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Billinghams’ new Photovest is made from a water resistant, plain weave textured nylon material. It’s lightweight, extremely durable, and at the same time is machine washable. Rather than traditional metal zippers, heavy-duty plastic coil zips are used because of their excellent reliability and long life, in addition to the fact that metal zippers are rather harsh on camera gear when worn around the neck. To further protect your gear, the zippers are covered with a fabric strip, which prevents them from coming in contact with cameras’ LCD view screens (I have scratched one or two HDSLR screens with traditional jacket zippers). Special attention has been taken to the positioning, size, and shape of the pockets on the Billingham Photovest. Four extra roomy pockets are located just under the arm. These can comfortably accommodate long lenses and can be zipped closed to prevent jostling. In addition, four large pockets located on either side of the vest, where your hand would naturally come to rest, can hold extra camera bodies. Many other pockets, both with and without zips, are located at important locations on the vest. These can carry papers, passport, memory cards, flash, and many other items, while a slightly padded shawl collar gives protection in the field.
I asked about having a roll-up hood sewn into the collar instead of just padding. Seemed like a better thing to have on a vest with so many zipper pockets already in it. An interior snap, located at mid-point of the vest allows it to be partially closed, when you don’t want to zip it closed completely, to help with air circulation. Two mesh lined vents across the upper rear of the vest also aid in air circulation. Billingham’s vest is cut a bit shorter than most. This design is beneficial when walking or climbing might cause items inside to bounce off the wearer’s legs, a common problem with longer photo vests. Another key design feature is that both sides of the vest feature identical layouts to the pockets, inside and out. This helps with distributing weight more evenly. The interior of the vest is fully lined in black nylon material. Billingham also makes a wide selection of “posh” camera bags. If you’re a wedding shooter you will certainly understand looking good while on location and this line of products will do just that. I really loved the shorter fit of the vest. I loaded it up with just about everything I had on me and even borrowed some items off another vendor, just to check out the pockets. He was right about the “bounce.” You never really notice how aggravating that is until it’s not there chaffing your legs. The Billingham Photo Vest is available in a variety of sizes (the XL is linked here) from Amazon Prime and from B&H Photo/Video for less than $300.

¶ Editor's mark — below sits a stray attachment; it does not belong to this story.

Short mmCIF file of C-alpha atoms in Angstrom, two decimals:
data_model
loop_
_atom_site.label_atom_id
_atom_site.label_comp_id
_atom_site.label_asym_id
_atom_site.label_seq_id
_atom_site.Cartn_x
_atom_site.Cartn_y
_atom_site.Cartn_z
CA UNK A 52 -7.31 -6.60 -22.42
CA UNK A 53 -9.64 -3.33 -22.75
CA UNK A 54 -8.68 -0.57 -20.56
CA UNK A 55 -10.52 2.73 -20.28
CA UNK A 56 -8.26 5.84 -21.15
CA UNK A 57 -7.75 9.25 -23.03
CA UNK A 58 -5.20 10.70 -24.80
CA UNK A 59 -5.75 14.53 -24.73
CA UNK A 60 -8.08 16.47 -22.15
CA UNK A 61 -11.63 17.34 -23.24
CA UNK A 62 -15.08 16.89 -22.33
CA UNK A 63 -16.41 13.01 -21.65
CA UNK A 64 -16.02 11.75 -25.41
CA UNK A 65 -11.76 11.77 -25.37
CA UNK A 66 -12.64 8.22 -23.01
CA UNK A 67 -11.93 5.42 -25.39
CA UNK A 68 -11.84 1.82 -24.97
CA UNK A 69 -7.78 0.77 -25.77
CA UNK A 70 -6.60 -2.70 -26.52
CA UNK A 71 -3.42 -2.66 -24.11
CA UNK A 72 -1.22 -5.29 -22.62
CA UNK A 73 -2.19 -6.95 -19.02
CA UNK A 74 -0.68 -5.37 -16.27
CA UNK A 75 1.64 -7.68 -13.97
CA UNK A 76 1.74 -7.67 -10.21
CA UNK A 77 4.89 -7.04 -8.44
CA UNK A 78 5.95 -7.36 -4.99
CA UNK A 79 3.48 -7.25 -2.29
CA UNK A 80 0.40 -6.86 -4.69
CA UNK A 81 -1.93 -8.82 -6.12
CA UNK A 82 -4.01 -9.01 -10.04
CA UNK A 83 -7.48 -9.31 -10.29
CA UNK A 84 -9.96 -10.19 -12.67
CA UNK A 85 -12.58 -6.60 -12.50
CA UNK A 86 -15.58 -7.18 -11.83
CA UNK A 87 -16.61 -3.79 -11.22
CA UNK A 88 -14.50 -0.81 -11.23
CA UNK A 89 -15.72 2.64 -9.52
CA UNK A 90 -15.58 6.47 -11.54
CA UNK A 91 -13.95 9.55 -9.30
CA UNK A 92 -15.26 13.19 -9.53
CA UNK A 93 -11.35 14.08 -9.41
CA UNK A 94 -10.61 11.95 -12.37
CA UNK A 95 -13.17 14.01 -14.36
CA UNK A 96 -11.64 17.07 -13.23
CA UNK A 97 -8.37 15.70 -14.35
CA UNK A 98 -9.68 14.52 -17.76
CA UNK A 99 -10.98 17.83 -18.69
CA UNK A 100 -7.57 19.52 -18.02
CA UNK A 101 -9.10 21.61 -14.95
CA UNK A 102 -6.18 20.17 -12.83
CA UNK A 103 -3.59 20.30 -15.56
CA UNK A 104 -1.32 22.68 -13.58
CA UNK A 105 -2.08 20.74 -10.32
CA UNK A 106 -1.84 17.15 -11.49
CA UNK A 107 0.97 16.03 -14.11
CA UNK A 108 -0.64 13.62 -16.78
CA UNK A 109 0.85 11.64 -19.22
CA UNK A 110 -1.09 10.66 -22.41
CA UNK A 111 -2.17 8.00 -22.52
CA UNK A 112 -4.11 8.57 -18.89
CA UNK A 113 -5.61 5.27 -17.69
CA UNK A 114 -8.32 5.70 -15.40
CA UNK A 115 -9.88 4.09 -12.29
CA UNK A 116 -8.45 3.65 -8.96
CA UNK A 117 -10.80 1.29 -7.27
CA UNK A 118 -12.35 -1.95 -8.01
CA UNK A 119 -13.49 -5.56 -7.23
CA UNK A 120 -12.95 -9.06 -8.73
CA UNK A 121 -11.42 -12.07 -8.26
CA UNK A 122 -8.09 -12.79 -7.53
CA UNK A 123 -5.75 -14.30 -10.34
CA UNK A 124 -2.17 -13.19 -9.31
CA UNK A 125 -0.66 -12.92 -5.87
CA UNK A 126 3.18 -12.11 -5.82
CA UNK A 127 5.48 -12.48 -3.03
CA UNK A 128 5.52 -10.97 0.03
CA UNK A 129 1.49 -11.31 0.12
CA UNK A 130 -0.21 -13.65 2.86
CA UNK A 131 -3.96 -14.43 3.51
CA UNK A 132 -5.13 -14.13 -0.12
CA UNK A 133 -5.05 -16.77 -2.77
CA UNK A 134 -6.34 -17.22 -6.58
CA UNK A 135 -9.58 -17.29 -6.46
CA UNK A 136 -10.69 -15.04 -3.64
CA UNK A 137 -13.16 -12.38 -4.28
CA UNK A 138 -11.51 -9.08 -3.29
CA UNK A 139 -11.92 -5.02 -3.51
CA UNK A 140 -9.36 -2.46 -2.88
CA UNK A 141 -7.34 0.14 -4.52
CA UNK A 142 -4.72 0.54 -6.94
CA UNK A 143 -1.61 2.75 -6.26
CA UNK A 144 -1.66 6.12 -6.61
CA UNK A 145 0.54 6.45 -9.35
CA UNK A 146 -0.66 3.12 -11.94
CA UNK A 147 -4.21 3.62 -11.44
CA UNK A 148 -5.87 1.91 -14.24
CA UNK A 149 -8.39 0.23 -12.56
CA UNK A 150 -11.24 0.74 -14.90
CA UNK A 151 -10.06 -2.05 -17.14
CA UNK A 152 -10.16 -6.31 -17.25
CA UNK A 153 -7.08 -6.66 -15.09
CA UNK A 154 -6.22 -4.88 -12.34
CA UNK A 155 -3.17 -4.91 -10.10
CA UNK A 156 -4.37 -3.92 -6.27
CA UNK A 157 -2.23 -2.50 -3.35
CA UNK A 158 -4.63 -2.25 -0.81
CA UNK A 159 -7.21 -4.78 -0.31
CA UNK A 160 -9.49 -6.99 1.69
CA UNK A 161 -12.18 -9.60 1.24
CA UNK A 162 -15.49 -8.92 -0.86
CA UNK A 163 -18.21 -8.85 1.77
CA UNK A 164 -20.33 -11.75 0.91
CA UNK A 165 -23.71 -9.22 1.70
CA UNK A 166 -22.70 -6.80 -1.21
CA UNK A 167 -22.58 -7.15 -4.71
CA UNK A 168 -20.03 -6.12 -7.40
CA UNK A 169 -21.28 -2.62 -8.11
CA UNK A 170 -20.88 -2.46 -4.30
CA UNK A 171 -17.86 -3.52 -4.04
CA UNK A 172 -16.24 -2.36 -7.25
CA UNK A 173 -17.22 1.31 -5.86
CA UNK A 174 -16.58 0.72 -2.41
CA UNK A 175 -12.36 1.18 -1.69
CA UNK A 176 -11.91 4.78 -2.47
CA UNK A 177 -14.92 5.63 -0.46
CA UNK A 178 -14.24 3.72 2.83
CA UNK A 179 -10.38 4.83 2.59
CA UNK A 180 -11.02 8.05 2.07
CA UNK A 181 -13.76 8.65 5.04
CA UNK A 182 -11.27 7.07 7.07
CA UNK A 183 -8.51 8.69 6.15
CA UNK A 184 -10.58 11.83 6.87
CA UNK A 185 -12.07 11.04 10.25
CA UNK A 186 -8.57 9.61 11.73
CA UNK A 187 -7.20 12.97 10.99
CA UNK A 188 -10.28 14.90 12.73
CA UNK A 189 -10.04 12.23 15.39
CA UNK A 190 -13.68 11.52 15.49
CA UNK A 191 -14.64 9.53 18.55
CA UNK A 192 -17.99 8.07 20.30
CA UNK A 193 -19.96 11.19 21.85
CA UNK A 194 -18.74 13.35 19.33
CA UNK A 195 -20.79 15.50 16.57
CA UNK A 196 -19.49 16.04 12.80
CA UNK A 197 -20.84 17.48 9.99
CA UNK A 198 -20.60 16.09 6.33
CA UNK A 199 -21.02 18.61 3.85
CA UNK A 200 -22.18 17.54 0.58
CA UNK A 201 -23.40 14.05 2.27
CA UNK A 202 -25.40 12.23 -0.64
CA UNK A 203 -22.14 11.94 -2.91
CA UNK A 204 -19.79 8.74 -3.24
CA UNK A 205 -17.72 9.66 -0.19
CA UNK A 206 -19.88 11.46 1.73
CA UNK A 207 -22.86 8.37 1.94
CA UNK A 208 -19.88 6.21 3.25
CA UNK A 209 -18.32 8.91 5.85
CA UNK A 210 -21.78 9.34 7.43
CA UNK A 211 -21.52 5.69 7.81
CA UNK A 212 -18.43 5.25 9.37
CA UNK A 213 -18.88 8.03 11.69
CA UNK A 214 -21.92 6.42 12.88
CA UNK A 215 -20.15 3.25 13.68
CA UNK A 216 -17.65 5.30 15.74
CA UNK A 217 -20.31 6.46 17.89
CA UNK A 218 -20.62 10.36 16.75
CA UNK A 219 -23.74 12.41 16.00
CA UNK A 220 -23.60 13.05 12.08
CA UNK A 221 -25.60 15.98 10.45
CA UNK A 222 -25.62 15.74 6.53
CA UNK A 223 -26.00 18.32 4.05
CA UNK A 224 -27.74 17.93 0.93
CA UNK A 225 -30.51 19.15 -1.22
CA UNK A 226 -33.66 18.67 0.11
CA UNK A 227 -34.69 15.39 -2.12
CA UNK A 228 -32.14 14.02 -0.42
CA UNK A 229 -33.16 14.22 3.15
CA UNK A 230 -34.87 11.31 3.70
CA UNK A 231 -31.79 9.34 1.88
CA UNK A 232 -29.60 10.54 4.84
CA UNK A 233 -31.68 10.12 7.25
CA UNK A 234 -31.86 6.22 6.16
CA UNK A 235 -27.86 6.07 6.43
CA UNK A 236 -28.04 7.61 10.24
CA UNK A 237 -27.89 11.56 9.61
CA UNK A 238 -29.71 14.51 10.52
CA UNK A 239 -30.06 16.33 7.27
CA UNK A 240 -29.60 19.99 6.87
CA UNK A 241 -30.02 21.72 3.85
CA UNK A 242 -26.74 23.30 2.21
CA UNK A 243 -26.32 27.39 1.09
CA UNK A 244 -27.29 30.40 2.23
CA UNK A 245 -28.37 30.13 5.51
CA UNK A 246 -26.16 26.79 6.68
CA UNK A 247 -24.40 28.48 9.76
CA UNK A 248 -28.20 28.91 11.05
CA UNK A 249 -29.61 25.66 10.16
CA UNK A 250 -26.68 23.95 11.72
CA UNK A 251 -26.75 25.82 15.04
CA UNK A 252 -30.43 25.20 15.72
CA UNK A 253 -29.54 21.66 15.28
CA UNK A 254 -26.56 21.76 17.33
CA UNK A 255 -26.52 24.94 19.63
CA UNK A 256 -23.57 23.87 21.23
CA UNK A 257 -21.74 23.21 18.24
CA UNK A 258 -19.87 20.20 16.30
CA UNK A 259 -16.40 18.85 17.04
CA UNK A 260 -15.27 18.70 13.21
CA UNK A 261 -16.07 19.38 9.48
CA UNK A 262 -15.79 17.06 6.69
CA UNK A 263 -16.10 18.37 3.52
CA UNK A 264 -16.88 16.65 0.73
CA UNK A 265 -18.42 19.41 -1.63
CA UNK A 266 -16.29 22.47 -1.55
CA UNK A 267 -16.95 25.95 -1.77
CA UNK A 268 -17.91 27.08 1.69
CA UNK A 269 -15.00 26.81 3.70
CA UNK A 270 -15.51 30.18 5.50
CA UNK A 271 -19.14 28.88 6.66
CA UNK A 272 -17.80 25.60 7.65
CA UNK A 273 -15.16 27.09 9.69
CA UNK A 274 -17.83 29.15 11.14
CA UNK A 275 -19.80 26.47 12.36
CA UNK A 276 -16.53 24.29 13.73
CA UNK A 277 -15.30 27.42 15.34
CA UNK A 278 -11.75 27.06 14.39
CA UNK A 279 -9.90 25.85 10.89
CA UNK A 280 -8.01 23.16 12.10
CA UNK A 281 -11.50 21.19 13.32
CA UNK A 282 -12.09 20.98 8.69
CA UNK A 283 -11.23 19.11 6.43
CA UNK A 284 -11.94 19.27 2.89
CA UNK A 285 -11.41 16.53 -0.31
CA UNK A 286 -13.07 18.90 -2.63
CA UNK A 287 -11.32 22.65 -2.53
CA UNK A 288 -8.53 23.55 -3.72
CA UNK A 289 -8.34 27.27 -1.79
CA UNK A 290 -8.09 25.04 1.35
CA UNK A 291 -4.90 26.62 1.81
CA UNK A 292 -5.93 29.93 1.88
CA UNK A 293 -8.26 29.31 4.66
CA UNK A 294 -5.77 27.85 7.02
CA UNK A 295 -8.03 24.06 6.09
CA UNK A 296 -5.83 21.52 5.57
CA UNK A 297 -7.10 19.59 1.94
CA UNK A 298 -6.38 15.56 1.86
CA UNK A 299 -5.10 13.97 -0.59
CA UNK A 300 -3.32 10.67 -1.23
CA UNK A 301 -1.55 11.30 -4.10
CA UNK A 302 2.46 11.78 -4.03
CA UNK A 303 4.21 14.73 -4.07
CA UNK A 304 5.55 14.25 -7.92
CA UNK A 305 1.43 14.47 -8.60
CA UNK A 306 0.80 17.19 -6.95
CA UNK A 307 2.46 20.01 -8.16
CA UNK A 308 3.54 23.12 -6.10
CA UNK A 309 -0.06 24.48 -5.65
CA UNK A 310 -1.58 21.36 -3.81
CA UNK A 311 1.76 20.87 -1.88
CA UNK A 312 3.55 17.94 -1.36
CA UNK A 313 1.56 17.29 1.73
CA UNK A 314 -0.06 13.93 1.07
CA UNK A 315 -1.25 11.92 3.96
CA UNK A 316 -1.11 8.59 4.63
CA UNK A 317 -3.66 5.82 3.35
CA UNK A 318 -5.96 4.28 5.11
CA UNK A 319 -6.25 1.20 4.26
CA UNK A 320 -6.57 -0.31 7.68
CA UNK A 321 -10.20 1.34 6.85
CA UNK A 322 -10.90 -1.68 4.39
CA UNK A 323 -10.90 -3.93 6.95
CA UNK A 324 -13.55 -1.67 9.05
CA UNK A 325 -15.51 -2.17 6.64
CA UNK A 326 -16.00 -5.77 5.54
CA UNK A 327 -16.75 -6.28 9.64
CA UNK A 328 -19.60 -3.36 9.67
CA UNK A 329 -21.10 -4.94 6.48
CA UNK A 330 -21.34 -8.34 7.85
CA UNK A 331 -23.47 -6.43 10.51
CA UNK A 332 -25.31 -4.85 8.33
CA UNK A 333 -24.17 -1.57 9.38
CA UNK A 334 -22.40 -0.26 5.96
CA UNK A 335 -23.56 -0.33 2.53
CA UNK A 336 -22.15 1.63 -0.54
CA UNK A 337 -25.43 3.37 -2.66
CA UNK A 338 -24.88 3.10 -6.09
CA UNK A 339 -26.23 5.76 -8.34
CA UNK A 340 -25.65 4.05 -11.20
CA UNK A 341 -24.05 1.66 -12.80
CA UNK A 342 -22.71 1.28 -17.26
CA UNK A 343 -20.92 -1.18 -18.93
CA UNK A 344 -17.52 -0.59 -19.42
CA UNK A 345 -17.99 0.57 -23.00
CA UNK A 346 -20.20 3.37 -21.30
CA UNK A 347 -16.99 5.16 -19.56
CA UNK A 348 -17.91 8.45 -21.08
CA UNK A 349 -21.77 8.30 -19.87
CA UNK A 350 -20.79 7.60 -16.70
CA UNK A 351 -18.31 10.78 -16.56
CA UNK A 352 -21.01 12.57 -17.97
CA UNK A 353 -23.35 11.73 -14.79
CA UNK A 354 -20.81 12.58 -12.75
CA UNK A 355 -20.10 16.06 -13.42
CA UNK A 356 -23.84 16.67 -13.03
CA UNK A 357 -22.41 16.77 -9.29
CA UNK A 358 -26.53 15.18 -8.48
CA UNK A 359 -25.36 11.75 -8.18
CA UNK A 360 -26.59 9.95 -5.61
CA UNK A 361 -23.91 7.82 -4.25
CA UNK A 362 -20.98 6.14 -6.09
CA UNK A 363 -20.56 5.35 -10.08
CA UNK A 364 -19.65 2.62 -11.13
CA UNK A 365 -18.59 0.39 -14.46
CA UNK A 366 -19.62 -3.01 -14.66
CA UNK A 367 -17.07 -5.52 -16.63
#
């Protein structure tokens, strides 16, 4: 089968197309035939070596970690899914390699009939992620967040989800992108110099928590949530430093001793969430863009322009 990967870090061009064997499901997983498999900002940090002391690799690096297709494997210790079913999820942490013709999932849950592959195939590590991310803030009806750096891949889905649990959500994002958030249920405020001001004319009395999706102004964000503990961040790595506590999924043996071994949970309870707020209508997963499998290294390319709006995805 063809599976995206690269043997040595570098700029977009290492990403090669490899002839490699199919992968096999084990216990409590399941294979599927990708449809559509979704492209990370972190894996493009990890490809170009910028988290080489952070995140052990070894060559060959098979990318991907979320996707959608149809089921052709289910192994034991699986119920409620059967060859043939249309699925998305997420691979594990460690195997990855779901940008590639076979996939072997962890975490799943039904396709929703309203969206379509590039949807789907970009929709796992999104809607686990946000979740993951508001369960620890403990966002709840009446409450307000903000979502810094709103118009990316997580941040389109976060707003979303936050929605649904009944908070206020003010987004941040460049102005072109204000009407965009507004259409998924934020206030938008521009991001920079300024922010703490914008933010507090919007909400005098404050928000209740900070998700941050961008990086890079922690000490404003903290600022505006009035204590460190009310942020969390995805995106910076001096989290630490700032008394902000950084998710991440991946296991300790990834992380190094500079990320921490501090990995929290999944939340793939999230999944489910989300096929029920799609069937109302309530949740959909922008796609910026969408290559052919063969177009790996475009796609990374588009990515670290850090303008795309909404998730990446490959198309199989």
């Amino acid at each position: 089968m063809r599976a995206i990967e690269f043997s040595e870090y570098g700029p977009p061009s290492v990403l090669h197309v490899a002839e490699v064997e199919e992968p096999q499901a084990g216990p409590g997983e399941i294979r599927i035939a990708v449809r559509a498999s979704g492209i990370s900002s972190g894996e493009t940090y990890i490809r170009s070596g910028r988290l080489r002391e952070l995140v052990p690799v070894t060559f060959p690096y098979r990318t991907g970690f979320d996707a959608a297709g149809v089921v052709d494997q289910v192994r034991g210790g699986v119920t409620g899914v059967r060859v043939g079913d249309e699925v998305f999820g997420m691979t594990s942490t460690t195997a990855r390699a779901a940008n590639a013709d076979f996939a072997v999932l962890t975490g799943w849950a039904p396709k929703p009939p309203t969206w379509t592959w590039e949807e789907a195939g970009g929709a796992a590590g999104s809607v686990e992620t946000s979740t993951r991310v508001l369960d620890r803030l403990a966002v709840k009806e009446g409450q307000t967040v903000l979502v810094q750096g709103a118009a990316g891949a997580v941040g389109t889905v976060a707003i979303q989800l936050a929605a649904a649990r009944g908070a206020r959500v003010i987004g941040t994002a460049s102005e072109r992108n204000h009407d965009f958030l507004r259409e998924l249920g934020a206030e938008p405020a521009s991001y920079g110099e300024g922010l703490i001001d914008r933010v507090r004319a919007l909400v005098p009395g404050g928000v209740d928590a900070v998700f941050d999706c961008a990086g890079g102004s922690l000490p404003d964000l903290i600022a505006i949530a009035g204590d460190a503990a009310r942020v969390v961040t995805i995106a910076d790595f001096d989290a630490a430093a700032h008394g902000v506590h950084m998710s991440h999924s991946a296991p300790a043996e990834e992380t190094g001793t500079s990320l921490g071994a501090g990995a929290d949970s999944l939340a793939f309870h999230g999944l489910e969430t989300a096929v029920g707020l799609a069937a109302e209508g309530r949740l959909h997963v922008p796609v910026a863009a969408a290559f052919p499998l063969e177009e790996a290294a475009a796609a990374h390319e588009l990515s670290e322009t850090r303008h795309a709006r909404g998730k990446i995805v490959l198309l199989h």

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That’s it guys. Hopefully you’ve found something in this list to start you on another internet surfing trail!
About the Author
After almost two decades as Vice President of Production Services for the largest rental facility in central Texas, Craig Chartier has returned to his first passion as Director of Photography. Craig was an early adopter of full frame 4K imaging securing the very first RED One camera delivered in the state of Texas. Recently completing two feature films slated for release later this year, Craig continues to be on the forefront in utilizing the current generation of high definition acquisition. He has served on film festival panels and guest lectured at college film courses.
Contents of this article…
Page One: Foto&Video, Que Audio, MYT WORKS
Page Two: Multiquip, HPRC, Kino Flo, Cinema Forms, SEAR, Petrol Bags
Page Three: JAG35, Alphatron, Rotolight, Airbox, bebob, Lightpanels
Page Four: PivotHead, SHAPE, Sachtler, Domke, Billingham